I think I was seventeen or eighteen when I drove my first awful car down there to Bristol and we almost signed on the spot. Obviously, there are more things to do than that. But at the time, that was like, whoa! This is a success, you know? So, yeah, it’s – I’m trying to take every little bit as its own milestone and to get Tidal Rising Pop? Is just crazy. I remember about six or eight months ago when I was featured on BBC Radio One’s “Best New Pop,” which was insane. It’s just all these little things. It can be a bit overwhelming, but it’s a good kind of overwhelming.
Speaking of music, in previous interviews you mention that your songwriting acts as an extension of your lived experiences. How do you gather the courage to write about such personal things?
I don’t know, with songwriting I’ve always wanted to write about personal things. I feel like people wouldn’t believe if it was a lie. I don’t know. It sounds weird, but like if I’m going to sing about something, or try and make someone believe something and buy something that I’ve created; I like to be telling the truth, y’know? That I haven’t just made this story up in my head.
When I was writing “Sick,” I was actually in L.A. We [my team] were writing music, I would be sat there writing music and sometimes I don’t think about it; it’s just “ah that rhymes, ok. I’ll use that.” And think nothing of it, until I listen to the demo the producer sends me. At that point, when I listen to the demo, it kind of clicks – that’s who that’s about! I feel like my music is always subconsciously about something or someone. But I feel, if you’re going to be an artist, you kind of have to have that courage [the right amount]. If that’s what you want to do. You just gotta take hold of it and take advantage of it and turn it [those experiences] into a positive.
Could you walk us through your whole songwriting process?
It’s hard to do that because I write a lot. I write a lot by myself. Where I just write down ideas, like voice notes. I’ll occasionally jot down any melodies that come into my head. I do the same with lyrics, in my notepad is where I have a majority of them.
Sometimes I’ll read back on them and think, “What was I thinking when I was writing this down?!” But I try and keep everything I write down because everything is an idea. Everyone, every single day has great ideas, you know? So, I try my best not to lose them. If I particularly like one [idea], I can come to my record label here and work it out before taking it to songwriters. I usually take ideas or working songs to songwriters wherever I am, because I want opinions on it. Rather than being cocky and thinking, this is the best song in the world, y’know? Because I can go in there and say, “I did this” or might have a melody in mind, but they’ll be like “Nah that’s a verse” or “Let’s add a chorus on it.”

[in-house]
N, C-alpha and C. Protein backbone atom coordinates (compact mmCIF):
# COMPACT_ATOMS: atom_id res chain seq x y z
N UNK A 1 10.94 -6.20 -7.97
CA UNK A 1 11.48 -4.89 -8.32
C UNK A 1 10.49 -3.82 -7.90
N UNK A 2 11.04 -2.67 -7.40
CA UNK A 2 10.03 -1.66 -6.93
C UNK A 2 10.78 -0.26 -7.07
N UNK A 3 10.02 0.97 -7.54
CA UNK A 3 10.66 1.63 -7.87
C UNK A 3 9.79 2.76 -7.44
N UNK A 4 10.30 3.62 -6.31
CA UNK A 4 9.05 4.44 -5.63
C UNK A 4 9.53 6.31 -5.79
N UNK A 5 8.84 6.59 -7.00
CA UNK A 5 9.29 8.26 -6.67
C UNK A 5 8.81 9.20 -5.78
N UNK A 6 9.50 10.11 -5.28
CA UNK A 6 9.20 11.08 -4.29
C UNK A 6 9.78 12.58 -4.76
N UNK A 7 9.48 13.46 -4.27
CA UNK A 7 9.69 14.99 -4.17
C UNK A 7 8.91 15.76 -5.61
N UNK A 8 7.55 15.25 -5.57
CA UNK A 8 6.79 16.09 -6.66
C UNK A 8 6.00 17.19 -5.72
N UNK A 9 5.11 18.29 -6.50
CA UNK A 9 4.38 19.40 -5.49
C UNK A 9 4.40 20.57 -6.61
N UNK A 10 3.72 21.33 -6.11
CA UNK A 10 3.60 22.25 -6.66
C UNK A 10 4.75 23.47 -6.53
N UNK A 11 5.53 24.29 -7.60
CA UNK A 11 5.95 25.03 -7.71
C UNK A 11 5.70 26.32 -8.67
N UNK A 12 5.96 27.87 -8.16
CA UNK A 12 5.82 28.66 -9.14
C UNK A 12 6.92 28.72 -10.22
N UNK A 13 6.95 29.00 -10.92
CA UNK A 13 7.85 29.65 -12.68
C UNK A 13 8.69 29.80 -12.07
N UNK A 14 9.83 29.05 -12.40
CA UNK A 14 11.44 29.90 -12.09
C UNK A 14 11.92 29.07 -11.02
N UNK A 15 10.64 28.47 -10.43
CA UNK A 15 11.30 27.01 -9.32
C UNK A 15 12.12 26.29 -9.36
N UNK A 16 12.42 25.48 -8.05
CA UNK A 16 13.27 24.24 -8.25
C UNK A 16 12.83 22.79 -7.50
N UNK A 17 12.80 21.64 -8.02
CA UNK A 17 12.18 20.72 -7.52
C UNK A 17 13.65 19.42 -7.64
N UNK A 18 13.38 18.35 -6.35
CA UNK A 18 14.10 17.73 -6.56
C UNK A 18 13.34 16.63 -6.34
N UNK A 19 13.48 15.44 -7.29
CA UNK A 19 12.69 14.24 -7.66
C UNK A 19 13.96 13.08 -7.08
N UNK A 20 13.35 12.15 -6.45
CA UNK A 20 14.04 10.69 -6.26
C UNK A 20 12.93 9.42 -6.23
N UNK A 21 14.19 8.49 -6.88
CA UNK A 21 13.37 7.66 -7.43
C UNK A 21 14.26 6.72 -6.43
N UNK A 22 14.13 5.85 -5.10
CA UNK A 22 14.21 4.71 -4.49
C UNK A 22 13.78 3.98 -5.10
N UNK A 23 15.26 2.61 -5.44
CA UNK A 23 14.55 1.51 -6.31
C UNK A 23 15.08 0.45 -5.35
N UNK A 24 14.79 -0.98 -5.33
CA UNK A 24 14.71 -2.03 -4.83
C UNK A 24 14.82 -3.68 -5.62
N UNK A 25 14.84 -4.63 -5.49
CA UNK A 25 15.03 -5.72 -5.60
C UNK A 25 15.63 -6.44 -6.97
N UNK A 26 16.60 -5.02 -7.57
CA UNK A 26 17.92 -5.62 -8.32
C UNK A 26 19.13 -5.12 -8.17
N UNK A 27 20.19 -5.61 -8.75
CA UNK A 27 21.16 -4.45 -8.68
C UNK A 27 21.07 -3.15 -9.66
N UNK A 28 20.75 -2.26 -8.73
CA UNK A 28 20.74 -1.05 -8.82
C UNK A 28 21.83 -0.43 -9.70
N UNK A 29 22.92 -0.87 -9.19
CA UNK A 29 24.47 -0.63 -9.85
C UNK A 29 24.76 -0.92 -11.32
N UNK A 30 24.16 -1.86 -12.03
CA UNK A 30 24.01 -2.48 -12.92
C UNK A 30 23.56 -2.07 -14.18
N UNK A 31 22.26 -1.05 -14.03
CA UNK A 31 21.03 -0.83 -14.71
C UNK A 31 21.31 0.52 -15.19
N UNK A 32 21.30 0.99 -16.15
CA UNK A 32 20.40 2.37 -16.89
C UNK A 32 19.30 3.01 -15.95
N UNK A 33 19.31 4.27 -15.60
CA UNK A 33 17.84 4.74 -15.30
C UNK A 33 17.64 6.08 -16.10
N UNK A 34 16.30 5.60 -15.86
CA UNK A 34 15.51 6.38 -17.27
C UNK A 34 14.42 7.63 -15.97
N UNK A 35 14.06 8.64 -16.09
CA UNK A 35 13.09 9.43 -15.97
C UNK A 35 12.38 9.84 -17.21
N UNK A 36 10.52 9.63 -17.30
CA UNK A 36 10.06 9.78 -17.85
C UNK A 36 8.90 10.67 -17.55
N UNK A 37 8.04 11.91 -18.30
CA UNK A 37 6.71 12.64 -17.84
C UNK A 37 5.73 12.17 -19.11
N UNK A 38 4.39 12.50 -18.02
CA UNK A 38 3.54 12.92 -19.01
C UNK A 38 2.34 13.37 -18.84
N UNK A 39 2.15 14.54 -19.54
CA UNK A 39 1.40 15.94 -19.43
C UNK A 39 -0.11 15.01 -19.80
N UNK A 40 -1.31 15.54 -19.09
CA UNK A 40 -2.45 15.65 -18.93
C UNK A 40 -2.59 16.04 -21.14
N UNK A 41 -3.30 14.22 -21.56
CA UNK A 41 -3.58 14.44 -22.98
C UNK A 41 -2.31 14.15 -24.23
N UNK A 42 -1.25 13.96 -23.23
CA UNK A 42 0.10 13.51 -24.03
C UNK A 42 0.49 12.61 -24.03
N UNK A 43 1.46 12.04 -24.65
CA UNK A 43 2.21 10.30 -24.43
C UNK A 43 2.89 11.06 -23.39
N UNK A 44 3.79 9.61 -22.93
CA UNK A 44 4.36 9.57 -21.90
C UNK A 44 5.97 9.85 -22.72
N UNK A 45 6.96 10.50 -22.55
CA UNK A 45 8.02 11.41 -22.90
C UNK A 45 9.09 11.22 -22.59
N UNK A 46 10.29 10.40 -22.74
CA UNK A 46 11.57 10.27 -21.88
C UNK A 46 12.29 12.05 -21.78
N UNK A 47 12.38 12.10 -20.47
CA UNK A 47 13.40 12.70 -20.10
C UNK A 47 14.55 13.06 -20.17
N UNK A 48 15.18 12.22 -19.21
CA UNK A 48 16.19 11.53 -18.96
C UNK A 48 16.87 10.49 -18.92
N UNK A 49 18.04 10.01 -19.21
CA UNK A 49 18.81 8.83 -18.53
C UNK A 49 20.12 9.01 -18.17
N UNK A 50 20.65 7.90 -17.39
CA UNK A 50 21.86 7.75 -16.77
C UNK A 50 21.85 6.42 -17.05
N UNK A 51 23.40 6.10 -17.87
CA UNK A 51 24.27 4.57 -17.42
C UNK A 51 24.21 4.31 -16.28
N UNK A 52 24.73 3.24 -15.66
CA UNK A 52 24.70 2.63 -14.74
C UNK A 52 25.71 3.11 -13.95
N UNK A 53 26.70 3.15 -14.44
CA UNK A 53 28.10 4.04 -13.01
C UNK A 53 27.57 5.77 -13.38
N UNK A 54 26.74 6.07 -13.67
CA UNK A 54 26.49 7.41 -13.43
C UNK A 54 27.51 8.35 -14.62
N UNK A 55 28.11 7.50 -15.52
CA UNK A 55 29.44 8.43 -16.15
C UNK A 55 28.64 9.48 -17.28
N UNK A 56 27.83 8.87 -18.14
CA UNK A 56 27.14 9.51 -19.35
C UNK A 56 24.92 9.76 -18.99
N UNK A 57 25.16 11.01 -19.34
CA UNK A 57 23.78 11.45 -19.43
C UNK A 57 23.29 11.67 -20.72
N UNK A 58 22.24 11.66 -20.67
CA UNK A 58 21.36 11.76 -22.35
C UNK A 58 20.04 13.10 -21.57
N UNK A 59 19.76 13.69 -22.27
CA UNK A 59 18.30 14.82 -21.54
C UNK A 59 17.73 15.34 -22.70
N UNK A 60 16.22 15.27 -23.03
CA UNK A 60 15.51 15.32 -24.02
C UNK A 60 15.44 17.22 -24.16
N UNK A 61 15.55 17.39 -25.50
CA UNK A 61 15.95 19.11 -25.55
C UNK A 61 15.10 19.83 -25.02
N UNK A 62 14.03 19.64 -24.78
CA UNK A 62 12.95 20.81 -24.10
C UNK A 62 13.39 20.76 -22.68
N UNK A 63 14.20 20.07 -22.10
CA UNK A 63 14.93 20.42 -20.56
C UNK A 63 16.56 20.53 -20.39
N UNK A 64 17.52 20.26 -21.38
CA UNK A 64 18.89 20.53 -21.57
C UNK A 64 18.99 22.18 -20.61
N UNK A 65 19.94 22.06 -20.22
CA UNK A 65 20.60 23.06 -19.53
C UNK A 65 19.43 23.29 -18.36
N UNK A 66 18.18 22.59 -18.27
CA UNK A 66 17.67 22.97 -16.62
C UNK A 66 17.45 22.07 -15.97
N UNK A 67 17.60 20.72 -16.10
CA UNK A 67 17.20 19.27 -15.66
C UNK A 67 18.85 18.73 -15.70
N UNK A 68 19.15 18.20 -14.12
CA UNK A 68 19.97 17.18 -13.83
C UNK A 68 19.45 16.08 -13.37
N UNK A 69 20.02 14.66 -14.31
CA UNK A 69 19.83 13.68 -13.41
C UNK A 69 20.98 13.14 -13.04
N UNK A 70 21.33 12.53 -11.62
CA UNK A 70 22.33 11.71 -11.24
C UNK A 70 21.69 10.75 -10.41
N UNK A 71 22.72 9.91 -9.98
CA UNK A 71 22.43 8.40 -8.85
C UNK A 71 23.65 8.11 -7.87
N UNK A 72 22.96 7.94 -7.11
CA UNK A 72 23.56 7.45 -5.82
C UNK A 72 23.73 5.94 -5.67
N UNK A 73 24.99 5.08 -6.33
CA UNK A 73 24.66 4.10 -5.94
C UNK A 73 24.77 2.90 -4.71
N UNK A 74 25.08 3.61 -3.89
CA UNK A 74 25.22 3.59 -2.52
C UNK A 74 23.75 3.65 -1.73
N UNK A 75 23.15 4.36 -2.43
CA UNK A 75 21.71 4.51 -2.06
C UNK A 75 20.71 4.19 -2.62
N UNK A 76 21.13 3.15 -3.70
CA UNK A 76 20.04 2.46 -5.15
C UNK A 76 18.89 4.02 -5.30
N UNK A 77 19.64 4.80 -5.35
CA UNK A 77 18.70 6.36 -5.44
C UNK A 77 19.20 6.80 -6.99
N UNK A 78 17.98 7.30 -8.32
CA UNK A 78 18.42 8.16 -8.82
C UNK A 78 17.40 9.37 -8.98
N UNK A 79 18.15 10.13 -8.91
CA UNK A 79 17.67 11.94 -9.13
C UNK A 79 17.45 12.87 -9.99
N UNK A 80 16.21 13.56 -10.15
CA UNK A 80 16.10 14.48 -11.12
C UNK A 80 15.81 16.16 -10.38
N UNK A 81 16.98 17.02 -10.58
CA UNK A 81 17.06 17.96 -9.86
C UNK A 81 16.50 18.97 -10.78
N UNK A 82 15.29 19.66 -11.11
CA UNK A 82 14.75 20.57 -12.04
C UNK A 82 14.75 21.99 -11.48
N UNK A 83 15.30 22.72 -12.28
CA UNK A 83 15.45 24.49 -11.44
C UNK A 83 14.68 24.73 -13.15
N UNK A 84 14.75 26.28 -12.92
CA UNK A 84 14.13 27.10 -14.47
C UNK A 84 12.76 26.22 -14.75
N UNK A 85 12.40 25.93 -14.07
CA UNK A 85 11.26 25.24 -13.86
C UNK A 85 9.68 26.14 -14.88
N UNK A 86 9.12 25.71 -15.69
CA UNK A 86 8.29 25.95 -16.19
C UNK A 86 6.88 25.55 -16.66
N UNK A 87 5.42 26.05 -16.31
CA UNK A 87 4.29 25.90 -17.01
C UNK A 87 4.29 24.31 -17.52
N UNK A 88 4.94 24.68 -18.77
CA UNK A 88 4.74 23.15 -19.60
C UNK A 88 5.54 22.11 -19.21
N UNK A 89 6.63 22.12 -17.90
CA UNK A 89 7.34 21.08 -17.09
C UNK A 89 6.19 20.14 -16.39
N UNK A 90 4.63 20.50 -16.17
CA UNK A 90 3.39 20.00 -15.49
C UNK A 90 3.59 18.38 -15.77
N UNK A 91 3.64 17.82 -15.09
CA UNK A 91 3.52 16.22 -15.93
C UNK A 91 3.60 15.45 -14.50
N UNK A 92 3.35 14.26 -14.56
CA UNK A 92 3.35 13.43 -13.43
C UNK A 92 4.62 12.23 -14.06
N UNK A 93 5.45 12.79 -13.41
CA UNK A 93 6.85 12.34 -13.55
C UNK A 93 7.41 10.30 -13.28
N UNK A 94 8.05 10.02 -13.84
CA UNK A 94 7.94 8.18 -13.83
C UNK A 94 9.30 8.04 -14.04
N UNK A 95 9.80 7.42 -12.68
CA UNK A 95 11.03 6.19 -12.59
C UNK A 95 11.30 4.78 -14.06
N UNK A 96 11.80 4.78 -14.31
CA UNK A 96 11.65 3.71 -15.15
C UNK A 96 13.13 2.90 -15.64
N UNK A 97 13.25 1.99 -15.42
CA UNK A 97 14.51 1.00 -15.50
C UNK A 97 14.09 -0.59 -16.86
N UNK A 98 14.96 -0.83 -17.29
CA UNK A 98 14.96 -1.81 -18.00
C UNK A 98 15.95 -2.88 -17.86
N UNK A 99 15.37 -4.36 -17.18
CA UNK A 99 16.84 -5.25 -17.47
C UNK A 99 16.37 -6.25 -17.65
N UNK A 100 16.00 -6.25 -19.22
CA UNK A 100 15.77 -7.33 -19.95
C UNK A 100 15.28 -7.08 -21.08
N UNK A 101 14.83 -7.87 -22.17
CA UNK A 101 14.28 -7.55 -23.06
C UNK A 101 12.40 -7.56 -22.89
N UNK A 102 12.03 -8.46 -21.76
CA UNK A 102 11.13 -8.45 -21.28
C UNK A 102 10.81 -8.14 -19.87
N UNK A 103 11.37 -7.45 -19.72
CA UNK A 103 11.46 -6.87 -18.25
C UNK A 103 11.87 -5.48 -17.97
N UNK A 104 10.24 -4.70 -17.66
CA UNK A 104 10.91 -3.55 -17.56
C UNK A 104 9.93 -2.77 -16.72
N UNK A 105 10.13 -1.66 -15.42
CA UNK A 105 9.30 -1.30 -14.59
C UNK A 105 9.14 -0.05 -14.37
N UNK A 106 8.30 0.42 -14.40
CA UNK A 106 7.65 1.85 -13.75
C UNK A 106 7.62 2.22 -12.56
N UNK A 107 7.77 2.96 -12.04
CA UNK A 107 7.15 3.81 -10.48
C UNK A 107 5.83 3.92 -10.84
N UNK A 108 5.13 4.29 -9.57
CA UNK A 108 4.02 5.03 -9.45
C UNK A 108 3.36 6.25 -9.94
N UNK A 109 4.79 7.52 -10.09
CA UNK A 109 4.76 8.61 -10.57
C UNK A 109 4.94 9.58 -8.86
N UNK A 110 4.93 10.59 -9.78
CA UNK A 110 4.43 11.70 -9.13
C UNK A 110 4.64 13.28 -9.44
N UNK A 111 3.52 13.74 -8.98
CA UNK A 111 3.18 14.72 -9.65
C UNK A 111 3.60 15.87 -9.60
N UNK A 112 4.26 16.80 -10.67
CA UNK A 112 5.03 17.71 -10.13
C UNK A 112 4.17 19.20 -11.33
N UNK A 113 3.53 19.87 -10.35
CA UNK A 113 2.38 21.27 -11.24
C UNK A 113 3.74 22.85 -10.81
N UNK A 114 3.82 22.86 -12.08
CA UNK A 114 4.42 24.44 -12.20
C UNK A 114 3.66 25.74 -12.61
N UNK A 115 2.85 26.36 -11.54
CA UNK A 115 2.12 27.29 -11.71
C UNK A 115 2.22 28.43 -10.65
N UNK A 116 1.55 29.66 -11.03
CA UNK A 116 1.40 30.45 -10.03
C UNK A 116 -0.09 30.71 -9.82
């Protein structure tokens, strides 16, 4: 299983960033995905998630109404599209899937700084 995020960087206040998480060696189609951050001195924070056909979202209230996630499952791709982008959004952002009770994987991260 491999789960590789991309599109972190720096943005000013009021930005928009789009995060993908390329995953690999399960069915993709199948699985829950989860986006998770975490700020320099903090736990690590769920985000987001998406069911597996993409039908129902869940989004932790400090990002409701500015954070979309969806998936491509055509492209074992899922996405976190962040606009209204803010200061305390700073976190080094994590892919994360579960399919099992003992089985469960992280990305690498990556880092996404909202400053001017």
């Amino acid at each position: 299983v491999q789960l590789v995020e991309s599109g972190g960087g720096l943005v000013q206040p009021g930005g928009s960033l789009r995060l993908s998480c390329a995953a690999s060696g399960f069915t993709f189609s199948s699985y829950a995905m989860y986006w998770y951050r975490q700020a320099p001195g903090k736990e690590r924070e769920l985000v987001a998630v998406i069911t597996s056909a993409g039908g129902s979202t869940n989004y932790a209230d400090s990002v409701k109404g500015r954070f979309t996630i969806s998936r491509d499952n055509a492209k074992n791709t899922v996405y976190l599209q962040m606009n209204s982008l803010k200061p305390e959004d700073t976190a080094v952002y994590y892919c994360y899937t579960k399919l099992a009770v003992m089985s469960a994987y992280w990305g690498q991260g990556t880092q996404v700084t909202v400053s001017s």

I kickstart a lot of the work, but it’s a joint effort when it comes to writing. Which I prefer. I prefer being creative around others. People bounce off other people, which I enjoy. Otherwise, it’s just me being really, really sad with a notepad.
How did the lockdown affect this songwriting process (if at all)? Are any of the songs on Sick, a product of your time in lockdown?
Well, to be honest, the album and the singles predated the pandemic. I actually finished the last couple of tracks in January of 2020 over in the States. So, when lockdown was announced, the album was finished. I actually went home for lockdown, back to North Wales where I stayed with my mom and dad. At the time, the whole world was at a standstill, and I tried to be productive for maybe two weeks?
After that, I just got the worst writer’s block imaginable. I practiced music, y’know? And in terms of writing music and writing songs, I just didn’t feel like I had a lot to write about. Once you’ve written 10 million pandemic songs, you kind of get a bit stuck. So, I was a bit stuck in place. It’s only actually been the last month or so that I’ve really got back into the swing of actually writing. So yeah, lockdown wasn’t amazingly creative in terms of songwriting, but I did practice a lot of music and try to stay productive.
On the flip side, your Spotify mentions your songs are; “inspired by the fragile nature of relationships and friendships formed from a childhood in North Wales to adventures across North America.” Can you expand upon the latter part of this statement, what adventures unfolded and how did this shape your music?
So, I say I got really lucky. Just before I signed my record deal, I wrote a charity single for this charity called Angels of East Africa. Which is run by this American guy called Sam Childers, who is the “machine gun preacher.” Gerard Butler played him in a movie. You might have seen it; it was on Netflix for a long time. He’s this remarkable guy. I think he was a drug addict for the longest time. He was a biker, one of those one-percenter types, and he found God. After he did, he actually moved to Africa and just started helping all the children. Now he’s got a few orphanages, built a couple of schools and all that. He’s consistently building wells and truck stops.